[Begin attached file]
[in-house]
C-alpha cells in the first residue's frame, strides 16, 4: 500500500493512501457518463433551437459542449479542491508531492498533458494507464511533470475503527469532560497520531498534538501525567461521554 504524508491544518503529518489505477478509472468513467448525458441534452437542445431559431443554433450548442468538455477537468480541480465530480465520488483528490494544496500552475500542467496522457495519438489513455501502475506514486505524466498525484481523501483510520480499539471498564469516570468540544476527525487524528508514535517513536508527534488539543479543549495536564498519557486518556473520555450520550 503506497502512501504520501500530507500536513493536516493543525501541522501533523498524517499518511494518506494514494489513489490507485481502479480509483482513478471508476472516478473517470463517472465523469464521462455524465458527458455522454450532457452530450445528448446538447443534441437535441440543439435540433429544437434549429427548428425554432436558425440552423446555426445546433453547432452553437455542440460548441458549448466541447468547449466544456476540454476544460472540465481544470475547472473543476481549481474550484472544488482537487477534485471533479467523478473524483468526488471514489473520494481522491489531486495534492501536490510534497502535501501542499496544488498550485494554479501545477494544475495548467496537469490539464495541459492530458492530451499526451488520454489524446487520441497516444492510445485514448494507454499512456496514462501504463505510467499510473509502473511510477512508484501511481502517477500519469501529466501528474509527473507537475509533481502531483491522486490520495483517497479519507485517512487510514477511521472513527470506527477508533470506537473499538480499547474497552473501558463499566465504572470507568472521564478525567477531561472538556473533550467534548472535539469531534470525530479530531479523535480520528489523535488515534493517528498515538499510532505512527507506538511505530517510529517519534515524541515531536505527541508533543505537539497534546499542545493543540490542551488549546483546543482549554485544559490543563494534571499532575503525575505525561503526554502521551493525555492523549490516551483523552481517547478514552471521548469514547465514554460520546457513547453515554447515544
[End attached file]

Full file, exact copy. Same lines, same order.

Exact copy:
[in-house]
C-alpha cells in the first residue's frame, strides 16, 4: 500500500493512501457518463433551437459542449479542491508531492498533458494507464511533470475503527469532560497520531498534538501525567461521554 504524508491544518503529518489505477478509472468513467448525458441534452437542445431559431443554433450548442468538455477537468480541480465530480465520488483528490494544496500552475500542467496522457495519438489513455501502475506514486505524466498525484481523501483510520480499539471498564469516570468540544476527525487524528508514535517513536508527534488539543479543549495536564498519557486518556473520555450520550 503506497502512501504520501500530507500536513493536516493543525501541522501533523498524517499518511494518506494514494489513489490507485481502479480509483482513478471508476472516478473517470463517472465523469464521462455524465458527458455522454450532457452530450445528448446538447443534441437535441440543439435540433429544437434549429427548428425554432436558425440552423446555426445546433453547432452553437455542440460548441458549448466541447468547449466544456476540454476544460472540465481544470475547472473543476481549481474550484472544488482537487477534485471533479467523478473524483468526488471514489473520494481522491489531486495534492501536490510534497502535501501542499496544488498550485494554479501545477494544475495548467496537469490539464495541459492530458492530451499526451488520454489524446487520441497516444492510445485514448494507454499512456496514462501504463505510467499510473509502473511510477512508484501511481502517477500519469501529466501528474509527473507537475509533481502531483491522486490520495483517497479519507485517512487510514477511521472513527470506527477508533470506537473499538480499547474497552473501558463499566465504572470507568472521564478525567477531561472538556473533550467534548472535539469531534470525530479530531479523535480520528489523535488515534493517528498515538499510532505512527507506538511505530517510529517519534515524541515531536505527541508533543505537539497534546499542545493543540490542551488549546483546543482549554485544559490543563494534571499532575503525575505525561503526554502521551493525555492523549490516551483523552481517547478514552471521548469514547465514554460520546457513547453515554447515544